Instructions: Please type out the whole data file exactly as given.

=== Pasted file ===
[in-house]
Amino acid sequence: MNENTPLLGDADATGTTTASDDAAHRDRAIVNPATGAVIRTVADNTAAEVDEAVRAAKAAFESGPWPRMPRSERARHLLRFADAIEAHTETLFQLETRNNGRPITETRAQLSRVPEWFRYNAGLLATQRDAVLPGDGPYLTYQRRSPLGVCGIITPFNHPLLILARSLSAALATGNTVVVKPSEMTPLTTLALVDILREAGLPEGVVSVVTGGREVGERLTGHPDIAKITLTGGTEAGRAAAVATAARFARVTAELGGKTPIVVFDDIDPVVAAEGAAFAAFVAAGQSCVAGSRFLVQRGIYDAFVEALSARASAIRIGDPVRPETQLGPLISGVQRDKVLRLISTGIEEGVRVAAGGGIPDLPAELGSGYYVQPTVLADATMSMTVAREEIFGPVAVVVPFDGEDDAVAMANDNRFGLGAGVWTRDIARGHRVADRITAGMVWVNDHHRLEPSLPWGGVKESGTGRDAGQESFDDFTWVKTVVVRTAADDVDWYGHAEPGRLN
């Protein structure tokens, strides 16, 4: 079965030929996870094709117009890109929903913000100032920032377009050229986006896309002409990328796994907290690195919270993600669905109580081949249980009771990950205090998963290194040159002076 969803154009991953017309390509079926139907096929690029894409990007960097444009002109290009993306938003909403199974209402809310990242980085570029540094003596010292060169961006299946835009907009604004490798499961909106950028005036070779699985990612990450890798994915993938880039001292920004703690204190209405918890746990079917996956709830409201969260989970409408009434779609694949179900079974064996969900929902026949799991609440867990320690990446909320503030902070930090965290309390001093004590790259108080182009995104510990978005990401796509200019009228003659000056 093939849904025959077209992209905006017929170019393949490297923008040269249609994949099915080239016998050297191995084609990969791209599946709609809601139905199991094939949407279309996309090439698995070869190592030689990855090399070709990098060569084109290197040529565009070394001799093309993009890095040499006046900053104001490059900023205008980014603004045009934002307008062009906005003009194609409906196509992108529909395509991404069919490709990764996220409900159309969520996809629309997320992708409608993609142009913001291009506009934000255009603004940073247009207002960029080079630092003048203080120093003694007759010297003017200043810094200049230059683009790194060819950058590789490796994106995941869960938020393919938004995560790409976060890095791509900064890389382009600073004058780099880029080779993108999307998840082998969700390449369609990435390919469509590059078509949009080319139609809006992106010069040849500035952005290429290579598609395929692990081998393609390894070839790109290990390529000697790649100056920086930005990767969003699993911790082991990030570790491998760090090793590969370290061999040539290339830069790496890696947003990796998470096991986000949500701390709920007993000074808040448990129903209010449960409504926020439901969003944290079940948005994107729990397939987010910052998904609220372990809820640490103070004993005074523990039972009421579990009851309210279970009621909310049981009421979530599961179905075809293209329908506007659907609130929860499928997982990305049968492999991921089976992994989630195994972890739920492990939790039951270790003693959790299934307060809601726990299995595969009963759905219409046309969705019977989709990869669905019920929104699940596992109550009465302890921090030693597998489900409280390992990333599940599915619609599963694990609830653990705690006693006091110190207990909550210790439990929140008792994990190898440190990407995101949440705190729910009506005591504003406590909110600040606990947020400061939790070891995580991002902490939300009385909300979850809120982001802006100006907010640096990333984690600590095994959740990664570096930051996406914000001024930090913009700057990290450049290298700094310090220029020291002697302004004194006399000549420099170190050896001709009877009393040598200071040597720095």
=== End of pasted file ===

[in-house]
Amino acid sequence: MNENTPLLGDADATGTTTASDDAAHRDRAIVNPATGAVIRTVADNTAAEVDEAVRAAKAAFESGPWPRMPRSERARHLLRFADAIEAHTETLFQLETRNNGRPITETRAQLSRVPEWFRYNAGLLATQRDAVLPGDGPYLTYQRRSPLGVCGIITPFNHPLLILARSLSAALATGNTVVVKPSEMTPLTTLALVDILREAGLPEGVVSVVTGGREVGERLTGHPDIAKITLTGGTEAGRAAAVATAARFARVTAELGGKTPIVVFDDIDPVVAAEGAAFAAFVAAGQSCVAGSRFLVQRGIYDAFVEALSARASAIRIGDPVRPETQLGPLISGVQRDKVLRLISTGIEEGVRVAAGGGIPDLPAELGSGYYVQPTVLADATMSMTVAREEIFGPVAVVVPFDGEDDAVAMANDNRFGLGAGVWTRDIARGHRVADRITAGMVWVNDHHRLEPSLPWGGVKESGTGRDAGQESFDDFTWVKTVVVRTAADDVDWYGHAEPGRLN
């Protein structure tokens, strides 16, 4: 079965030929996870094709117009890109929903913000100032920032377009050229986006896309002409990328796994907290690195919270993600669905109580081949249980009771990950205090998963290194040159002076 969803154009991953017309390509079926139907096929690029894409990007960097444009002109290009993306938003909403199974209402809310990242980085570029540094003596010292060169961006299946835009907009604004490798499961909106950028005036070779699985990612990450890798994915993938880039001292920004703690204190209405918890746990079917996956709830409201969260989970409408009434779609694949179900079974064996969900929902026949799991609440867990320690990446909320503030902070930090965290309390001093004590790259108080182009995104510990978005990401796509200019009228003659000056 093939849904025959077209992209905006017929170019393949490297923008040269249609994949099915080239016998050297191995084609990969791209599946709609809601139905199991094939949407279309996309090439698995070869190592030689990855090399070709990098060569084109290197040529565009070394001799093309993009890095040499006046900053104001490059900023205008980014603004045009934002307008062009906005003009194609409906196509992108529909395509991404069919490709990764996220409900159309969520996809629309997320992708409608993609142009913001291009506009934000255009603004940073247009207002960029080079630092003048203080120093003694007759010297003017200043810094200049230059683009790194060819950058590789490796994106995941869960938020393919938004995560790409976060890095791509900064890389382009600073004058780099880029080779993108999307998840082998969700390449369609990435390919469509590059078509949009080319139609809006992106010069040849500035952005290429290579598609395929692990081998393609390894070839790109290990390529000697790649100056920086930005990767969003699993911790082991990030570790491998760090090793590969370290061999040539290339830069790496890696947003990796998470096991986000949500701390709920007993000074808040448990129903209010449960409504926020439901969003944290079940948005994107729990397939987010910052998904609220372990809820640490103070004993005074523990039972009421579990009851309210279970009621909310049981009421979530599961179905075809293209329908506007659907609130929860499928997982990305049968492999991921089976992994989630195994972890739920492990939790039951270790003693959790299934307060809601726990299995595969009963759905219409046309969705019977989709990869669905019920929104699940596992109550009465302890921090030693597998489900409280390992990333599940599915619609599963694990609830653990705690006693006091110190207990909550210790439990929140008792994990190898440190990407995101949440705190729910009506005591504003406590909110600040606990947020400061939790070891995580991002902490939300009385909300979850809120982001802006100006907010640096990333984690600590095994959740990664570096930051996406914000001024930090913009700057990290450049290298700094310090220029020291002697302004004194006399000549420099170190050896001709009877009393040598200071040597720095």